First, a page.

Guest post written by Stefan Ihrig, an author and professor in history at the University of Haifa.
(L-R) Actors Oscar Isaac, Charlotte Le Bon and Christian Bale attend the ‘The Promise’ premiere during the 2016 Toronto International Film Festival on September 11, 2016 in Toronto, Canada. (Photo by Kevin Winter/Getty Images)
Writing this is dangerous: Speaking out on the Armenian Genocide means taking a huge risk. At the very least, it will be an exhausting experience, getting harassed online, trolled, threatened, down-rated on Amazon and publicly vilified. Until now, this was true mainly for individuals—academics, artists and activists. Now, it seems to apply to Hollywood movies, too. The Armenian Genocide remains one of the most controversial topics of 20th-century history and, even after its centennial, there is little reason to believe that controversy will come to an end and that some sort of consensus will come into being any time soon. Quite the opposite. Just in the last weeks, Turkey left the European Union’s cultural program in protest over a piece honoring the victims of the genocide by the Dresden Symphonic Orchestra which was sponsored by the program. Most recently, Turkey prevented a concert—again the very same piece—at the German Consulate in Istanbul. And now, we are in the middle of the next anti-Armenian campaign. This time its object is a Hollywood movie, The Promise, an epic focusing on the Armenian Genocide, starring amongst others Christian Bale. Yet, this time it might actually backfire and go another way.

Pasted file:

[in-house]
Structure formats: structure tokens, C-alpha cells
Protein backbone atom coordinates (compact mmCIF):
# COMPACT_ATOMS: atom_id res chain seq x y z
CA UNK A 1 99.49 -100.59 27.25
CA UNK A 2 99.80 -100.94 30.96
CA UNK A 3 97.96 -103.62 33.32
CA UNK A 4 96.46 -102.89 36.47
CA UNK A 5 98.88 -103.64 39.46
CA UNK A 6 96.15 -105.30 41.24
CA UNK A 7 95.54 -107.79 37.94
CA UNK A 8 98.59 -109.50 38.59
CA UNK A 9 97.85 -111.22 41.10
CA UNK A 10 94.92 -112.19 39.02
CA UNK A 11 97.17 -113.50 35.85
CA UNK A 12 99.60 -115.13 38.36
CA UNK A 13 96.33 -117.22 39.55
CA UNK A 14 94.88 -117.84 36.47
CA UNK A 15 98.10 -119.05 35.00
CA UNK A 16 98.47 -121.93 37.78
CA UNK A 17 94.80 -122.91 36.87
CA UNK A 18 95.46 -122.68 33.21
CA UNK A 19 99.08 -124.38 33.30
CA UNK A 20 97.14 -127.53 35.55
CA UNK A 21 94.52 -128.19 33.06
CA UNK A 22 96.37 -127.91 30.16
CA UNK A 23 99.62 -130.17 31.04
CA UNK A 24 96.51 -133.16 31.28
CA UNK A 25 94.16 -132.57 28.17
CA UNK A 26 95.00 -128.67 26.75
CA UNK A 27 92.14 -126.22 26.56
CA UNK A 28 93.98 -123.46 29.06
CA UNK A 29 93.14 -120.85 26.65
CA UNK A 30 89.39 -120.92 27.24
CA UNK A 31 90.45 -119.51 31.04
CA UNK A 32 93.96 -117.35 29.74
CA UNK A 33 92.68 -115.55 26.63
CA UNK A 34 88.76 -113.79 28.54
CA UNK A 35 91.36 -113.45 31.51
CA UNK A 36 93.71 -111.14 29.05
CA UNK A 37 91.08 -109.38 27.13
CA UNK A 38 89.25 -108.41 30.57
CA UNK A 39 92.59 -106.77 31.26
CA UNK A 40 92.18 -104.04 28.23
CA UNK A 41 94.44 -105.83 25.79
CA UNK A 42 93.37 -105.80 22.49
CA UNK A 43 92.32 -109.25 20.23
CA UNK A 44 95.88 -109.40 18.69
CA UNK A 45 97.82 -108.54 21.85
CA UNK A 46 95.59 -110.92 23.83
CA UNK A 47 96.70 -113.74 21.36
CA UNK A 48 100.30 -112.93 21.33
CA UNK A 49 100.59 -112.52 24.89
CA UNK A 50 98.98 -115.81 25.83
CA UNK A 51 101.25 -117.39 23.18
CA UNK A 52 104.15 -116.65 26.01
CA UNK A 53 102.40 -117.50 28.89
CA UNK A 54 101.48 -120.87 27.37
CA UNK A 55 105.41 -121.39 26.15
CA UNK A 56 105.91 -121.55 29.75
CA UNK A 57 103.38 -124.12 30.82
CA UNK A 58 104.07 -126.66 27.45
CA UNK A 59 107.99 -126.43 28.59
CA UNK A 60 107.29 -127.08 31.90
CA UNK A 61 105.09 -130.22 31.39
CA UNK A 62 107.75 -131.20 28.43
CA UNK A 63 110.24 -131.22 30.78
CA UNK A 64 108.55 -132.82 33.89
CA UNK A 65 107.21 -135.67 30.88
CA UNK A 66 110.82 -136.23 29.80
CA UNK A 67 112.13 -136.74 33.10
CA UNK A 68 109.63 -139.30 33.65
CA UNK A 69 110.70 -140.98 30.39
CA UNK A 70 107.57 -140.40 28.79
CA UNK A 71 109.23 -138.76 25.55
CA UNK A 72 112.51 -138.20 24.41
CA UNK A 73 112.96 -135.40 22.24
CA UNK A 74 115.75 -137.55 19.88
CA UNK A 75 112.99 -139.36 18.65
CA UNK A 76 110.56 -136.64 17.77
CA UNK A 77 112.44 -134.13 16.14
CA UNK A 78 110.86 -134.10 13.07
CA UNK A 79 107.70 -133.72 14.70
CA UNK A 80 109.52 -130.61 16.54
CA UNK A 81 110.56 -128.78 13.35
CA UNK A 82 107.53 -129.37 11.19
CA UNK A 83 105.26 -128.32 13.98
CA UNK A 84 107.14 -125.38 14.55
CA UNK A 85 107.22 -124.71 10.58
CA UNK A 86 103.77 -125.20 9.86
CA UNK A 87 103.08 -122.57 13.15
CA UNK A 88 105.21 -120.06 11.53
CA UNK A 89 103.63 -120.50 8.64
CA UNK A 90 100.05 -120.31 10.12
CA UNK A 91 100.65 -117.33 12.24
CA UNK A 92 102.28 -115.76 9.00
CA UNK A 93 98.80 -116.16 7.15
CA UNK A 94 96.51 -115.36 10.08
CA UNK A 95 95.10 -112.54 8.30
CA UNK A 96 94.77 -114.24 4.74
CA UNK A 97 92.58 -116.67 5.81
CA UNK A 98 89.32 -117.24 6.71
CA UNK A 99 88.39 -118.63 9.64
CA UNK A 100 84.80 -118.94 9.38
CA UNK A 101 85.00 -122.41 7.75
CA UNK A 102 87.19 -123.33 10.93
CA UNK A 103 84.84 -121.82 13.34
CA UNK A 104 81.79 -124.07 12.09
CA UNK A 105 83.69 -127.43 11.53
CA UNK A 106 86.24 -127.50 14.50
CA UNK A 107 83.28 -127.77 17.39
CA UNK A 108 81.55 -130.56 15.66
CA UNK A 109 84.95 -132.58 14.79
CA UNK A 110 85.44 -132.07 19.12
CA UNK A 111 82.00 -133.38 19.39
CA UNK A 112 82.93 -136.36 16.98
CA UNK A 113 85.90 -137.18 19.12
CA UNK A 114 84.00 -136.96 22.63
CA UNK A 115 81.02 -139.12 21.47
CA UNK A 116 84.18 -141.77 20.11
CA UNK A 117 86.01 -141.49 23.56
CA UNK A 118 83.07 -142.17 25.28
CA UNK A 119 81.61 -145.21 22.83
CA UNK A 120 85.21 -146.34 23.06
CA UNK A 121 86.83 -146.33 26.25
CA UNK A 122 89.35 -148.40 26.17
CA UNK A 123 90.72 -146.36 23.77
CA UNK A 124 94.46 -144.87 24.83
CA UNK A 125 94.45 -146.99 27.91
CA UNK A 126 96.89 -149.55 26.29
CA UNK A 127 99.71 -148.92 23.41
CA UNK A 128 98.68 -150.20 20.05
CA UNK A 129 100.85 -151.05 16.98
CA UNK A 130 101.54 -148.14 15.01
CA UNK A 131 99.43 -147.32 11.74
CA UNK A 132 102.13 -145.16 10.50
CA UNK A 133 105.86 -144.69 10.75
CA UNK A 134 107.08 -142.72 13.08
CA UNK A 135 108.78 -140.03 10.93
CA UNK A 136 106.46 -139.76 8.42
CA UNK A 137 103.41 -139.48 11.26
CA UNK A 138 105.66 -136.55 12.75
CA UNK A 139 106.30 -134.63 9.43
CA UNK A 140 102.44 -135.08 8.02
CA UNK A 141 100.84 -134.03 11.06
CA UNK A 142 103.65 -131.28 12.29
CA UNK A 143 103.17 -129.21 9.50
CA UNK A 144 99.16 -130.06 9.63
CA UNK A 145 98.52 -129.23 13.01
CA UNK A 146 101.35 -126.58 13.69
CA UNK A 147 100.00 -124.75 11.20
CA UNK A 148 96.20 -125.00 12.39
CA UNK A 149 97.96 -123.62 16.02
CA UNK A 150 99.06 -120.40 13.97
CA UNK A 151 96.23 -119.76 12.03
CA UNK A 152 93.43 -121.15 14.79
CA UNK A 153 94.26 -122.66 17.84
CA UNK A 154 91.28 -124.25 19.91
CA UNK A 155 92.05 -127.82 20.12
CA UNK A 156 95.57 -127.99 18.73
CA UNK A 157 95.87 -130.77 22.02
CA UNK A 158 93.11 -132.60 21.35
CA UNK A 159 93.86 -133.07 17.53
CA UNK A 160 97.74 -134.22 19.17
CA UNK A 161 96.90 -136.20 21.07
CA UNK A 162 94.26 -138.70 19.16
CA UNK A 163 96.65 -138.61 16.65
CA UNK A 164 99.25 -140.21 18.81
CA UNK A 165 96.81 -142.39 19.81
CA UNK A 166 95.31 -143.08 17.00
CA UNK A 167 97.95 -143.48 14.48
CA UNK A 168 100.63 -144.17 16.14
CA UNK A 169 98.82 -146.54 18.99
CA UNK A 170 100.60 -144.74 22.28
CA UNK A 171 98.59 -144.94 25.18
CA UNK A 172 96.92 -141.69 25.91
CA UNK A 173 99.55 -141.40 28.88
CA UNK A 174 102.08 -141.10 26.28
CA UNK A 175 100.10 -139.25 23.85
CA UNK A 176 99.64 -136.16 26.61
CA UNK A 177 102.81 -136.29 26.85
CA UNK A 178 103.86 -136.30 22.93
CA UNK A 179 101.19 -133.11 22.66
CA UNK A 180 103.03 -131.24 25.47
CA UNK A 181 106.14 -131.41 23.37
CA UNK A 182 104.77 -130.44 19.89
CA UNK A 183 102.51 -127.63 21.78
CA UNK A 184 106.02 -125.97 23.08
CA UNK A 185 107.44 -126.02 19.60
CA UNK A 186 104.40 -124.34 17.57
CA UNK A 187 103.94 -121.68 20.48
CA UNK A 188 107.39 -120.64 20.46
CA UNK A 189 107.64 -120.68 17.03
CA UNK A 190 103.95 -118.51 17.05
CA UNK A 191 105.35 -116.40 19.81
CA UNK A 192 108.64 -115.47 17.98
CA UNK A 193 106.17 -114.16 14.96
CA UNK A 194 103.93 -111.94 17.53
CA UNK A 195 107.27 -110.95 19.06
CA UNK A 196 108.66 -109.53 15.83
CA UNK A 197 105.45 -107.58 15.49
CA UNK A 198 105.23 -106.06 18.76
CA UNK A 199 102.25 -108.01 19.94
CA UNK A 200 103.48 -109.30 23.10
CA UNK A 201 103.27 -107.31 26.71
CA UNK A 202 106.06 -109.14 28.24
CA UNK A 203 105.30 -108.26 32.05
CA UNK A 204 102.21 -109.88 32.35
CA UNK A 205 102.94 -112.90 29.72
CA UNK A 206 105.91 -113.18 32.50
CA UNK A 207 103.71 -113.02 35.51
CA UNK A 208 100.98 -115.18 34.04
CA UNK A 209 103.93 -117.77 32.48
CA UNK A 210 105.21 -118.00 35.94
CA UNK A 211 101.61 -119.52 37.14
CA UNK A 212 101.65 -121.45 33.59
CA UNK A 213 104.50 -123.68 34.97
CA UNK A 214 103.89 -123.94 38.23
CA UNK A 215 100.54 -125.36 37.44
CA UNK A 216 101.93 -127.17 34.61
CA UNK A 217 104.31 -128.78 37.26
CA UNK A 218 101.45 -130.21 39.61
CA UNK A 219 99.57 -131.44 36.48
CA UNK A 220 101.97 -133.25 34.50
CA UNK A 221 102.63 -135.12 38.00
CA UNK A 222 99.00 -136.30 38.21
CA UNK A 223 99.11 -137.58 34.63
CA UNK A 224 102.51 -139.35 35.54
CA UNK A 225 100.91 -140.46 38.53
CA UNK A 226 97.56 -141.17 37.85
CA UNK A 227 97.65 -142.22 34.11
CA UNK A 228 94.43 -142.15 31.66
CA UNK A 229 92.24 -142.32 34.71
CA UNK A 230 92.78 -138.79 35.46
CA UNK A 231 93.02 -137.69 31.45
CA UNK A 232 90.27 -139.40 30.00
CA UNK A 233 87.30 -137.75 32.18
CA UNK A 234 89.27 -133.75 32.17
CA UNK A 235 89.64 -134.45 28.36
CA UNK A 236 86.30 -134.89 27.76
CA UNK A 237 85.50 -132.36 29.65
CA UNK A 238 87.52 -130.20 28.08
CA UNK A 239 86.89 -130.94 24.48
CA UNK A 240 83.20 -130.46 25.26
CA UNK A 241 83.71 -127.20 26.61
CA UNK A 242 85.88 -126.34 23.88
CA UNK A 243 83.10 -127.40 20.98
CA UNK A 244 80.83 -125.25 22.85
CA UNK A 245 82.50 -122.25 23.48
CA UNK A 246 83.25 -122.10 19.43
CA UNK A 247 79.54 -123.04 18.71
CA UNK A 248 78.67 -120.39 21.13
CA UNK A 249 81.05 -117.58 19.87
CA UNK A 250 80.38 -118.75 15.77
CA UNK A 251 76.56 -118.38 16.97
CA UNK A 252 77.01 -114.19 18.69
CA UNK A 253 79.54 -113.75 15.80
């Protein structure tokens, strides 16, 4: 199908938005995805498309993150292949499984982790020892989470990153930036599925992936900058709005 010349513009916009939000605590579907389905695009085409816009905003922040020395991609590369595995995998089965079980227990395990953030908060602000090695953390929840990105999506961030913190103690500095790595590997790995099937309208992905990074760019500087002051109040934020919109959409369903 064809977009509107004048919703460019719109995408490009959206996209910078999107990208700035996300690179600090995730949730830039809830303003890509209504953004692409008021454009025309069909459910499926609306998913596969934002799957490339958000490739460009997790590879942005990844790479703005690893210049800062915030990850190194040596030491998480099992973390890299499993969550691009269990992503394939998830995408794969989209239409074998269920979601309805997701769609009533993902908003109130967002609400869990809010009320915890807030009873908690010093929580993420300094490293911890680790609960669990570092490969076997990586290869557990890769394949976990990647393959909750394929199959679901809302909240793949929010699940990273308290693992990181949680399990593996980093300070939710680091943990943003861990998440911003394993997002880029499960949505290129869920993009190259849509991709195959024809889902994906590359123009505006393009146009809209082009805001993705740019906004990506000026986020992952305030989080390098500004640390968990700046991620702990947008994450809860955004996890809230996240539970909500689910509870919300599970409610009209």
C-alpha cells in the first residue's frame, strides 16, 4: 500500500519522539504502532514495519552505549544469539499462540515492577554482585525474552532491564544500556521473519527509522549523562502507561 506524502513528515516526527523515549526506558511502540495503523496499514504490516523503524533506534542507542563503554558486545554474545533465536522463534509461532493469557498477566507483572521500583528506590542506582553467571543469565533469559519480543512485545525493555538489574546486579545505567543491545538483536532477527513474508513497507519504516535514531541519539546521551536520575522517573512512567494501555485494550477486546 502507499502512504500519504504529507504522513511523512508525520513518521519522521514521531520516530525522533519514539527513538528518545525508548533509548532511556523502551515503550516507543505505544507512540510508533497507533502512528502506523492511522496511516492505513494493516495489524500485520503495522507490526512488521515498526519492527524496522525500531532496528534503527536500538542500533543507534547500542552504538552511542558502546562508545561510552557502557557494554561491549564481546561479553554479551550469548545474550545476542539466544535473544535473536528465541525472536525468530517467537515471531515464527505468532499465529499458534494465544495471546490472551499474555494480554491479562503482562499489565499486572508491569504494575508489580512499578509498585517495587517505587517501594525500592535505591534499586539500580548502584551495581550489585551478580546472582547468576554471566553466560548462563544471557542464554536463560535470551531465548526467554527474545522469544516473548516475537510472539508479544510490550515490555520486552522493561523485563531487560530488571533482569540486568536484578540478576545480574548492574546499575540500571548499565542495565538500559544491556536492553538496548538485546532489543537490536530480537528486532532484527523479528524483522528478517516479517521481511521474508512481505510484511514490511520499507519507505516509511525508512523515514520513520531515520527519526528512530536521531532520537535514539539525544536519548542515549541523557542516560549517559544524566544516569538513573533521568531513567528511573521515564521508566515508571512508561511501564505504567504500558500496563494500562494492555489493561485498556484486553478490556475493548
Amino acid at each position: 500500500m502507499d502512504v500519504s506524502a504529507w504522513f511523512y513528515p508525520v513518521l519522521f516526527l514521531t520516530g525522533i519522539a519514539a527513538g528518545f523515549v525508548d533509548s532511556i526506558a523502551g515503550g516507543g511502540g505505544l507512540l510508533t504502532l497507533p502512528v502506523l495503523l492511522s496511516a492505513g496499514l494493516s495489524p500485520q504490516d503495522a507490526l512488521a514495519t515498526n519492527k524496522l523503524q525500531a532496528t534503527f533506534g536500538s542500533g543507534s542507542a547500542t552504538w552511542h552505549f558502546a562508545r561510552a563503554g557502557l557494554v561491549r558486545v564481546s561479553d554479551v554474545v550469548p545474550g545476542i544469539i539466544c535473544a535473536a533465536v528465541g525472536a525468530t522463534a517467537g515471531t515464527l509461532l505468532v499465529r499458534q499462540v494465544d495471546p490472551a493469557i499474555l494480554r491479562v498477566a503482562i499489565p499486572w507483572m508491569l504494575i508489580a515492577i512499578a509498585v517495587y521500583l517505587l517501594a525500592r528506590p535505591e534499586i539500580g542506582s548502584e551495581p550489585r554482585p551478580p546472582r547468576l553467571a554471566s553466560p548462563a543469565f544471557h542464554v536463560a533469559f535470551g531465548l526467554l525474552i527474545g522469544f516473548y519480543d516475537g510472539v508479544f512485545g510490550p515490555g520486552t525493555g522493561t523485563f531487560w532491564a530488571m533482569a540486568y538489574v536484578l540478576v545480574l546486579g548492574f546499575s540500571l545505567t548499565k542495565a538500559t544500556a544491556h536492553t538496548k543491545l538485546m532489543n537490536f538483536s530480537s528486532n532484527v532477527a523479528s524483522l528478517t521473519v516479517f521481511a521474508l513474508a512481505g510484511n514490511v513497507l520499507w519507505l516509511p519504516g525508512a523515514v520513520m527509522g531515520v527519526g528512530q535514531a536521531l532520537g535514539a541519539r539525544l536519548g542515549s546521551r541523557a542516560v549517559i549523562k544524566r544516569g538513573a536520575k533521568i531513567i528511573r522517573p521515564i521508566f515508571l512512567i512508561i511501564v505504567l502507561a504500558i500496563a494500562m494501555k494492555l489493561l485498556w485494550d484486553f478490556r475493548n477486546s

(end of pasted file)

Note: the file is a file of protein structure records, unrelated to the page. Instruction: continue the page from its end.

All this has a long tradition. Eighty years ago the Turkish government forced Hollywood to drop a movie project based on The Forty Days of Musa Dagh, then a best-selling novel on the Armenian Genocide by German-language author, Jew and outspoken Hitler opponent Franz Werfel. The Forty Days of Musa Dagh, originally written as a warning against Hitler through the prism of the Armenian Genocide, never saw the silver screen. Such a movie could have also raised awareness of the fate of the Jews in Nazi Germany at the time and later of the ongoing Holocaust. It could have shaped the “narrative” of the struggle against Hitler. Many have since been interested to finally turn the novel into a major production, most recently, for example, Mel Gibson and Sylvester Stallone, but Turkish opposition and obstruction seemed insurmountable.